In the early 1980s, two of the authors of Principles of Business Forecasting, Robert Fildes and Keith Ord, were leaders in the movement to use experiments to determine which principles led to more accurate forecasts. The experiments show that forecasting methods today are capable of providing much more accurate forecasts that they were 50 years ago. This movement was a golden age for progress in forecasting. However, this knowledge has been not been widely adopted in business and government.
In recent years, Fildes and Ord have been concerned with ways of implementing new approaches. To my knowledge, Principles of Business Forecasting is the first textbook to include some of the new methods. It is aimed both at beginning forecasters and practitioners , so it also covers the basics. Despite the improvements in methodology, forecasting accuracy in business and government has been shown to be getting poorer. Much of the forecasting has been done by people who have no awareness of scientific forecasting methods. Principles of Business Forecasting is directed at that market.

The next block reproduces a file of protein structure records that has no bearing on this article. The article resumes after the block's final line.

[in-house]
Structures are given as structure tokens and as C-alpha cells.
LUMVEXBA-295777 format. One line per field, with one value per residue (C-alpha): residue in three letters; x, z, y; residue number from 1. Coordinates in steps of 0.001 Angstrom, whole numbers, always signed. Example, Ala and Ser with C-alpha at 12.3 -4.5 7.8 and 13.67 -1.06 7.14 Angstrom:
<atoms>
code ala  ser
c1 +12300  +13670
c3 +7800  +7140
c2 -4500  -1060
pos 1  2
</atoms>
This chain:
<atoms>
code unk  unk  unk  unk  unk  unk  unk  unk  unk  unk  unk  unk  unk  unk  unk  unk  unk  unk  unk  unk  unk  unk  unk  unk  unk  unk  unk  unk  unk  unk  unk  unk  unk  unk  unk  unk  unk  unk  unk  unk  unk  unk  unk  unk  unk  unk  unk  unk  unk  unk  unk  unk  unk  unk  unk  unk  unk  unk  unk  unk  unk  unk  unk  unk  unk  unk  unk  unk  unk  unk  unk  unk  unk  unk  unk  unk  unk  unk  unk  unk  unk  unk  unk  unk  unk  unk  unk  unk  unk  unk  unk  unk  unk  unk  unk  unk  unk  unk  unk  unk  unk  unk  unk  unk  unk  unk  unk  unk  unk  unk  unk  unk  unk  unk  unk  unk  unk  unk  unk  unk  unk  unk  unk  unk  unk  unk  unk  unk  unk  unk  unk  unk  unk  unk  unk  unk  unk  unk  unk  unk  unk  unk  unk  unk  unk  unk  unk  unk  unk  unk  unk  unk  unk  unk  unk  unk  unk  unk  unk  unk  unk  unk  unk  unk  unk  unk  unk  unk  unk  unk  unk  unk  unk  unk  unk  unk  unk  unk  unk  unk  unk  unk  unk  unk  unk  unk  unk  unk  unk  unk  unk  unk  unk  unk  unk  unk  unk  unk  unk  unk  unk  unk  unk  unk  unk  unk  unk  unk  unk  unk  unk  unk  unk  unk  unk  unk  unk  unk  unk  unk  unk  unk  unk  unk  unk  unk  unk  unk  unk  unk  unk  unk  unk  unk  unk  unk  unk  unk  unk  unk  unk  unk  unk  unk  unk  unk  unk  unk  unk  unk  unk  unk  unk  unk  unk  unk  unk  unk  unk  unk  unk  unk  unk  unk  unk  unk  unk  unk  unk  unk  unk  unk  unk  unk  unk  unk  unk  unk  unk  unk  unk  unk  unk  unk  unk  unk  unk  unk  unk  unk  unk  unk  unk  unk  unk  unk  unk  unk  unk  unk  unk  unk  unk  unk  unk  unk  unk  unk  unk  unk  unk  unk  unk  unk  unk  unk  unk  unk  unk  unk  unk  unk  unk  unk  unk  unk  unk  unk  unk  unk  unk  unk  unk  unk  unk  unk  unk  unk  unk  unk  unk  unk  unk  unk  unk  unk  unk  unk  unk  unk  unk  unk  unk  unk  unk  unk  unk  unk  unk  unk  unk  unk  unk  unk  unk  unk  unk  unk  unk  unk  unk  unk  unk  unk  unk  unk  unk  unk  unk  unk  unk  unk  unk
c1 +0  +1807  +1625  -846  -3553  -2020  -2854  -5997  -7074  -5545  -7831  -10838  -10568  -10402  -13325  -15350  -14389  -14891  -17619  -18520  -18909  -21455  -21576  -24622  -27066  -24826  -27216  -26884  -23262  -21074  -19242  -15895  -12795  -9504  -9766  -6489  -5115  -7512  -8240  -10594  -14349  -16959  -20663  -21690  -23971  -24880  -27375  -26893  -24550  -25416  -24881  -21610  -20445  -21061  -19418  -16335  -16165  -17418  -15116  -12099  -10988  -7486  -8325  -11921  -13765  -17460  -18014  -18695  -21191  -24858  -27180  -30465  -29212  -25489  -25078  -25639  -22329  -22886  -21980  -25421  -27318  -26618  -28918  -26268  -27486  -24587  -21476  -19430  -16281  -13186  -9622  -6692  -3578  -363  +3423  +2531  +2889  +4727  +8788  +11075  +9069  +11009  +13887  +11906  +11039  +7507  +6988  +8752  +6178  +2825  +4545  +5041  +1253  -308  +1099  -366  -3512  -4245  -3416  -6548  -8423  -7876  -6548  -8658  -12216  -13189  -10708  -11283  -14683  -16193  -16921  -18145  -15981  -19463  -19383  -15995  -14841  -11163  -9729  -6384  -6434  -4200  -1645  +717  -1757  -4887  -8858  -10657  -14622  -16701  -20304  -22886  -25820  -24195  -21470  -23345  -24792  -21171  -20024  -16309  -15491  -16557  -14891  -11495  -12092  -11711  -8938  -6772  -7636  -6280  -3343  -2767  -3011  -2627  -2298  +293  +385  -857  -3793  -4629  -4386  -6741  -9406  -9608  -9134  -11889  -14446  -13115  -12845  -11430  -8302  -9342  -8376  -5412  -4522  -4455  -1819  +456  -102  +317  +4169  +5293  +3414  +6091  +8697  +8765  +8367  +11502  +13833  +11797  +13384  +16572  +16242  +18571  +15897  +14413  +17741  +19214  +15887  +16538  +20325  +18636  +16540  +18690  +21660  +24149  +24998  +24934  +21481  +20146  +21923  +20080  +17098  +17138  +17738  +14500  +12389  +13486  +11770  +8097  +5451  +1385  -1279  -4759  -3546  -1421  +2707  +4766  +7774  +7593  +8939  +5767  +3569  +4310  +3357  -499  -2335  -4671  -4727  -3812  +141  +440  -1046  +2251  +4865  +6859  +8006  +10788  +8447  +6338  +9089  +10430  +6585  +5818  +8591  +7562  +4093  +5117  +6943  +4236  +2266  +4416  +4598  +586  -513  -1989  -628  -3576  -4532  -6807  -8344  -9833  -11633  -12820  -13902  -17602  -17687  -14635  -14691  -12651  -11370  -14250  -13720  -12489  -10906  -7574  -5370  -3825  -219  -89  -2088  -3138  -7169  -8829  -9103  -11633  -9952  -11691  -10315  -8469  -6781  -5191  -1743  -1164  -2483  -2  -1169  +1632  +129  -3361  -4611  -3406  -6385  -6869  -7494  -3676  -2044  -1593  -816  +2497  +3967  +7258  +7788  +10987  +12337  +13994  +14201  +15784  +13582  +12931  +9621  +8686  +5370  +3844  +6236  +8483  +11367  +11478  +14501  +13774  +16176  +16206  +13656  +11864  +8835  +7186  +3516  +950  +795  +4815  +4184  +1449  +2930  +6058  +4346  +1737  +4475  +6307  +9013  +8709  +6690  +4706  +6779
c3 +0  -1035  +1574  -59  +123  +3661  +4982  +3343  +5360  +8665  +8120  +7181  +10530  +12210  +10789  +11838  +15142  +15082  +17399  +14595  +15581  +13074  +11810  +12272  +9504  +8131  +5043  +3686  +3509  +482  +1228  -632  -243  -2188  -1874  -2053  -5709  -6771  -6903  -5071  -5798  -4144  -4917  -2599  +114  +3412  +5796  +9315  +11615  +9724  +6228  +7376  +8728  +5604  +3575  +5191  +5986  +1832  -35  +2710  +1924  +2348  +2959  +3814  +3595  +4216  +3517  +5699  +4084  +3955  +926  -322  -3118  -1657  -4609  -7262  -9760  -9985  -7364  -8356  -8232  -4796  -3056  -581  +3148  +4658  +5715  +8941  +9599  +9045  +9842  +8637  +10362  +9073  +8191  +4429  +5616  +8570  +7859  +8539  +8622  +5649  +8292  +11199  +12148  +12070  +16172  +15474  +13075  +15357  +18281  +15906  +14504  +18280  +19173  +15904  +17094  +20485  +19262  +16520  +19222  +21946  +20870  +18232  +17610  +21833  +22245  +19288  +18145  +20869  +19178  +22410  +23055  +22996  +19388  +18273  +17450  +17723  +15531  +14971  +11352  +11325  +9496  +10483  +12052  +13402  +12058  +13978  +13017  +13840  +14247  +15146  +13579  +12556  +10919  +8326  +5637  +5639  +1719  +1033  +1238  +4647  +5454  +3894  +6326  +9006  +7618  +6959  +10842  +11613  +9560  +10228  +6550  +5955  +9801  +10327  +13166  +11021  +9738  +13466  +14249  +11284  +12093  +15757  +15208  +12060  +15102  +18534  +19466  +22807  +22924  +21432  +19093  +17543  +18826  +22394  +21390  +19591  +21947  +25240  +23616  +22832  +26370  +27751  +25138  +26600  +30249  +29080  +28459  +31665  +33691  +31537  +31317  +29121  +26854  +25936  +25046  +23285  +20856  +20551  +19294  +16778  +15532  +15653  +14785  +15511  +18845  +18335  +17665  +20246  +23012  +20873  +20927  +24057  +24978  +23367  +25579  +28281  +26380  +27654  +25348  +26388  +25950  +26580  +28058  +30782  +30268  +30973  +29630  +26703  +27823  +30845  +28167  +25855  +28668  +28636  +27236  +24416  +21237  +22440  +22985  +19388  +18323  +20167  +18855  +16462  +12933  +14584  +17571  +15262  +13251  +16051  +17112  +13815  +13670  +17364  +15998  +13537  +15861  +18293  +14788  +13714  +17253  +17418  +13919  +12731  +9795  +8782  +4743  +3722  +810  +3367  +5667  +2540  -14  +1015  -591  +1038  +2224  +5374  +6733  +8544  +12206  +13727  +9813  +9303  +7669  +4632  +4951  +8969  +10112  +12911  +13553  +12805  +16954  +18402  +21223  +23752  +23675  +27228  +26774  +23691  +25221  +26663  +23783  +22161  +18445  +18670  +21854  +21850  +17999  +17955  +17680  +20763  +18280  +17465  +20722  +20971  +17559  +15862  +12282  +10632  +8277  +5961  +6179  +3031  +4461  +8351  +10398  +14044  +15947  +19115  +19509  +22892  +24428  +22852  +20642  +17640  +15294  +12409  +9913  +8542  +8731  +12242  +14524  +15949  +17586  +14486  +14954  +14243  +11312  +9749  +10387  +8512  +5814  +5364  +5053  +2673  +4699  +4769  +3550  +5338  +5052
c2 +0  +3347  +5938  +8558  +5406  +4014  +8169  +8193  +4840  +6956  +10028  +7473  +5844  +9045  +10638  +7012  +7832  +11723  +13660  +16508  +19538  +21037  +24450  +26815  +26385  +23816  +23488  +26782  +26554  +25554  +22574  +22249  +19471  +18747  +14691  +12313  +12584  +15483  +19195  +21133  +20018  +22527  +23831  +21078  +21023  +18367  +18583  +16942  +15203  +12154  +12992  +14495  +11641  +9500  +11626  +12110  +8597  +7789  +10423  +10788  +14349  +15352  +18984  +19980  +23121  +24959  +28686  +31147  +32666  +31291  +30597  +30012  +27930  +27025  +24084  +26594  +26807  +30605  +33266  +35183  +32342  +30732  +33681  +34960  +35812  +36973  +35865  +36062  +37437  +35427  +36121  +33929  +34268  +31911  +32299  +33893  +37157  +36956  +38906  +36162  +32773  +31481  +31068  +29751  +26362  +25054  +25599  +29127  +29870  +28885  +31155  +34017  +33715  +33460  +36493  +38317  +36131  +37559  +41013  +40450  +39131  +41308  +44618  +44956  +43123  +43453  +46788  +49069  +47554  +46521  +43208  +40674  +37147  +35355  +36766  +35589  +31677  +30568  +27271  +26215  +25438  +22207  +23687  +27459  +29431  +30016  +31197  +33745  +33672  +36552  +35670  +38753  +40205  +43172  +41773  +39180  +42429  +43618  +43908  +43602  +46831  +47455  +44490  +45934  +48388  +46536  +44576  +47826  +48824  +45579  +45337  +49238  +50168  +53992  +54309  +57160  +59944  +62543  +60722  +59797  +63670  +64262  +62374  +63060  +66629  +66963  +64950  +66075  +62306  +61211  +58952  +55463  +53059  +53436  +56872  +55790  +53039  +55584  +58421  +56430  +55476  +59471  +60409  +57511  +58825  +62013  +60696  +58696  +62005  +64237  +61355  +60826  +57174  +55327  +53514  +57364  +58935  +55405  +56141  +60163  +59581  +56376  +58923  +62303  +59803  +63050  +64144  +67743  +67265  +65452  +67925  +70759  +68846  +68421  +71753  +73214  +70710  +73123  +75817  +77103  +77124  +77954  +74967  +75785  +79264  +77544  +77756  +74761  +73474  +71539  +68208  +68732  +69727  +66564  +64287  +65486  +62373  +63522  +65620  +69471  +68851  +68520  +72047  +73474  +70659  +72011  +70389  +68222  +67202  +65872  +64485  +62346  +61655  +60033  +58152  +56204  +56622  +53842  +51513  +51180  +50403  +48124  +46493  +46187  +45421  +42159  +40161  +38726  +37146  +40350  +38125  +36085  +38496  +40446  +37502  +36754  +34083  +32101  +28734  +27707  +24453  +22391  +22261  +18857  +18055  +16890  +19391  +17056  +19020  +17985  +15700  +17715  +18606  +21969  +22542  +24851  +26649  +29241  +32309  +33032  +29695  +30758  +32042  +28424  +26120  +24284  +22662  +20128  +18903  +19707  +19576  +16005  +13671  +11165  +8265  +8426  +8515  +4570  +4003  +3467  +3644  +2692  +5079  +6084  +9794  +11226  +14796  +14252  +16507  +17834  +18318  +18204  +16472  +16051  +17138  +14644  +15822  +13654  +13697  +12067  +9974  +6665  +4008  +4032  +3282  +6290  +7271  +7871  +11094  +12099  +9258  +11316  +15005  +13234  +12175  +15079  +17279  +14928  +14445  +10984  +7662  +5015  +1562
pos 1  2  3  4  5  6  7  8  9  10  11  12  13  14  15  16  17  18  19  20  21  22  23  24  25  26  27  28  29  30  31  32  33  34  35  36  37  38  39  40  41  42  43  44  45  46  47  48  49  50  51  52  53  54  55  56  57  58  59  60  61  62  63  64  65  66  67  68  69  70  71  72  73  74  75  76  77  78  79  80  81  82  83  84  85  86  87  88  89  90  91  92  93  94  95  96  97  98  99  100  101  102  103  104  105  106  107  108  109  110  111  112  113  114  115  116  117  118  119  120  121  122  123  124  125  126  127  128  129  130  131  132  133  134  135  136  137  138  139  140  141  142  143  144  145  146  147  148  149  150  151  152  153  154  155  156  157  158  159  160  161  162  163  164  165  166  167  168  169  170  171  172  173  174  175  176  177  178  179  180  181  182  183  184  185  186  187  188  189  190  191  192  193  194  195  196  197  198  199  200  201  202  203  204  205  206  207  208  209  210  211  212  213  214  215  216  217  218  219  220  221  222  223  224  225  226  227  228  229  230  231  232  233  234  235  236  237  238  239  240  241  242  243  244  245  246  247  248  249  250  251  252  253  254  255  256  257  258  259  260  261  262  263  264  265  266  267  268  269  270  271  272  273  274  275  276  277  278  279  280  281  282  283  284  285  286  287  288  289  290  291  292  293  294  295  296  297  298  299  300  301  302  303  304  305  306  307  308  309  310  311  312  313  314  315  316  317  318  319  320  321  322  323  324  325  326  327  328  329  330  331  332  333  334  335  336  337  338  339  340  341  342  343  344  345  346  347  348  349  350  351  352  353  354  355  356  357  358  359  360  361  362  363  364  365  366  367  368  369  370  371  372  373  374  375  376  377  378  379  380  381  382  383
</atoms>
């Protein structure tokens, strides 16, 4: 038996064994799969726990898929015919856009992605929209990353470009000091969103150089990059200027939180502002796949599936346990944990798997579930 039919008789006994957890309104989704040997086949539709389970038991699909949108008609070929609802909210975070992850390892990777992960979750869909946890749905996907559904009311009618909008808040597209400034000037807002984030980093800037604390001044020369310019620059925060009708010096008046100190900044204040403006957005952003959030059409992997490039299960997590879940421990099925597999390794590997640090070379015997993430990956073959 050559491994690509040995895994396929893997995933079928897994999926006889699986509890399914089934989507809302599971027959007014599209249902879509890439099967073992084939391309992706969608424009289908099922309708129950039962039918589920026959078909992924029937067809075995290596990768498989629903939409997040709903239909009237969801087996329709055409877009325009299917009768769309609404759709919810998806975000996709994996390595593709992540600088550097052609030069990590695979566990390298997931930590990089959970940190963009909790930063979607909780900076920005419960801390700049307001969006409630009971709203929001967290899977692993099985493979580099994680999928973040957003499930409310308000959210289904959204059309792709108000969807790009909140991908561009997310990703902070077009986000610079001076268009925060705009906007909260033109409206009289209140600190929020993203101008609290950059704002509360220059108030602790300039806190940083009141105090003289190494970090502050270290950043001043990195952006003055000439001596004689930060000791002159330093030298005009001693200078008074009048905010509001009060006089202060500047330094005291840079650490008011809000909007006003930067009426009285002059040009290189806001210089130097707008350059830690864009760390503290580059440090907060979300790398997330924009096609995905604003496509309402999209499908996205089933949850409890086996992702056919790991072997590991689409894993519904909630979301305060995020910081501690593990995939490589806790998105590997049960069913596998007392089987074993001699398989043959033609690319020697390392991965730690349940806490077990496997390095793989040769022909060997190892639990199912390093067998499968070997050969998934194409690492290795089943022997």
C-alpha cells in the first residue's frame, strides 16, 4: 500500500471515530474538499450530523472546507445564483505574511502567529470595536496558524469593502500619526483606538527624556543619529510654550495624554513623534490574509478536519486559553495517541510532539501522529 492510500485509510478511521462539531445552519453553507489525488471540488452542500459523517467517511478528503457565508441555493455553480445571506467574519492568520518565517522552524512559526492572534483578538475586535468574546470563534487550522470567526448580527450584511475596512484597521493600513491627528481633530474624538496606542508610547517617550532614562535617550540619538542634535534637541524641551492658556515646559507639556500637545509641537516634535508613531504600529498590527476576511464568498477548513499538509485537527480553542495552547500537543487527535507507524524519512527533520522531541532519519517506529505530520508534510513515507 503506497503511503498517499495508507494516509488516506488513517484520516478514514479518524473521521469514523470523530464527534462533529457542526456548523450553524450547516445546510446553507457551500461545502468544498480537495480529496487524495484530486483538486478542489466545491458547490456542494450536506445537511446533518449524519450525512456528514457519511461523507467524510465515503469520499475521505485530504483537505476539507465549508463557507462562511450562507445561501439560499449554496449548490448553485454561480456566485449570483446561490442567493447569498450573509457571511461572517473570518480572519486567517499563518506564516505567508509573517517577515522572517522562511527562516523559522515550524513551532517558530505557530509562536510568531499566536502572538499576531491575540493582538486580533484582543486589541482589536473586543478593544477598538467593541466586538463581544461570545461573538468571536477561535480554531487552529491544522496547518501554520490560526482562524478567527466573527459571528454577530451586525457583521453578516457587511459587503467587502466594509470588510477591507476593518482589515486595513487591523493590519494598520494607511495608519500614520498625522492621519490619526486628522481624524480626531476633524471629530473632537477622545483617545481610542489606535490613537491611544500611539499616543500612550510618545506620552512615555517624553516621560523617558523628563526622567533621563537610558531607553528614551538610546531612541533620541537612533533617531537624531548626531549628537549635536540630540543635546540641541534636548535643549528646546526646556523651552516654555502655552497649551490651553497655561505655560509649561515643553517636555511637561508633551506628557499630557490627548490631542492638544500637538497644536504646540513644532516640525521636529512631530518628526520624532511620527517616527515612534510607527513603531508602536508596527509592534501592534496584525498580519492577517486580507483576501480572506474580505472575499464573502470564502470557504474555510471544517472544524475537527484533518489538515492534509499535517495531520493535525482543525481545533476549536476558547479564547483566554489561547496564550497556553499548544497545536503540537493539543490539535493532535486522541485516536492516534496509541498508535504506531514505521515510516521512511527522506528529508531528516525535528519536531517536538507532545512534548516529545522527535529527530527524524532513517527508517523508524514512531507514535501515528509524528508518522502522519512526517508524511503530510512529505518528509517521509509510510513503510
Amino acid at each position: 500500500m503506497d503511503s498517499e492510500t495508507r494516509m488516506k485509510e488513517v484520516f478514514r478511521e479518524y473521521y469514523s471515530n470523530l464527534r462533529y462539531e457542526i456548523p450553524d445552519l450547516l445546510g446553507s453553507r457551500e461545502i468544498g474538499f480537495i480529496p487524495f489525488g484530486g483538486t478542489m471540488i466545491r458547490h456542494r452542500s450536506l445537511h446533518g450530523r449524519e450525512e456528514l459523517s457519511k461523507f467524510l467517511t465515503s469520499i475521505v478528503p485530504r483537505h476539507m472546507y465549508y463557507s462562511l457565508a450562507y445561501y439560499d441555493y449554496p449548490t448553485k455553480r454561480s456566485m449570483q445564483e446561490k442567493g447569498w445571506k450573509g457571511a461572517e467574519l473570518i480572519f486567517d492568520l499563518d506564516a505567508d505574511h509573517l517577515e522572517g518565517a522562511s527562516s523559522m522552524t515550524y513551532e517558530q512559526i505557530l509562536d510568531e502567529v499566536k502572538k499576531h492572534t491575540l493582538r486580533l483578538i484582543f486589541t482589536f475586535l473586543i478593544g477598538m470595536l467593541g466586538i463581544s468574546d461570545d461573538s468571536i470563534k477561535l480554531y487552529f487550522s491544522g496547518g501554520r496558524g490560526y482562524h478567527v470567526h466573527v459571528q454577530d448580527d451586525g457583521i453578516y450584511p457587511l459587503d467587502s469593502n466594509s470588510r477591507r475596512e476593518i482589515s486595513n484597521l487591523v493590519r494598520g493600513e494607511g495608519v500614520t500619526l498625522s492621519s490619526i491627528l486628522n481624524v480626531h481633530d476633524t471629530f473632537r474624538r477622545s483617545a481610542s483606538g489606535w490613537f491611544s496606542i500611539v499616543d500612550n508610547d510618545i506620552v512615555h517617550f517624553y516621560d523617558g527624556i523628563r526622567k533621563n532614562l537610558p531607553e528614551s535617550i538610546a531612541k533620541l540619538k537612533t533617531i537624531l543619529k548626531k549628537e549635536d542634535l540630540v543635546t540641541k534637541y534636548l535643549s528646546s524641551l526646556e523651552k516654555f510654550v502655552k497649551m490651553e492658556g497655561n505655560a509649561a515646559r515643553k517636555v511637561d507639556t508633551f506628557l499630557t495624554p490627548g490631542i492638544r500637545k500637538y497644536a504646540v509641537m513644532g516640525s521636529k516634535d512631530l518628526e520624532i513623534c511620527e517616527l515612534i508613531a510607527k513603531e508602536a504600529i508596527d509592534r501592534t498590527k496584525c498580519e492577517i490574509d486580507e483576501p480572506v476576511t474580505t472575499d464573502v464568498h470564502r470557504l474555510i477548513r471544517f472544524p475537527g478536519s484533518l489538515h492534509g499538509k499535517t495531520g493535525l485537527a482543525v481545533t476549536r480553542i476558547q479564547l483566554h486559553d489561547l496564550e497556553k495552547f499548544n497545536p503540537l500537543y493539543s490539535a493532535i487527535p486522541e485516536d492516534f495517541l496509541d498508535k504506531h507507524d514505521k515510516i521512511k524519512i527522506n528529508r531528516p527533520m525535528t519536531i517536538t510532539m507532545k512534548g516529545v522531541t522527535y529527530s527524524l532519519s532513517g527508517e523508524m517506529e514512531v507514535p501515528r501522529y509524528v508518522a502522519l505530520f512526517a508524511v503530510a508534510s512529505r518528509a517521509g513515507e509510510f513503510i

Research by Kesten Green and I has found that forecasters have turned to "analytics" using "big data." That approach ignores all cumulative knowledge about forecasting methods. It also violates the Golden Rule of Forecasting and Occam's razor. In his 1972 paper "Alchemy in the Behavioral Sciences," Hillel Einhorn warned of the danger of relying on the computer. Hopefully, Ord, Fildes and Kourentzes's book will bring forecasting back to the basics and convince forecasters to use more accurate methods and principles. There is profit to be made.
J. Scott Armstrong, The Wharton School, University of Pennsylvania.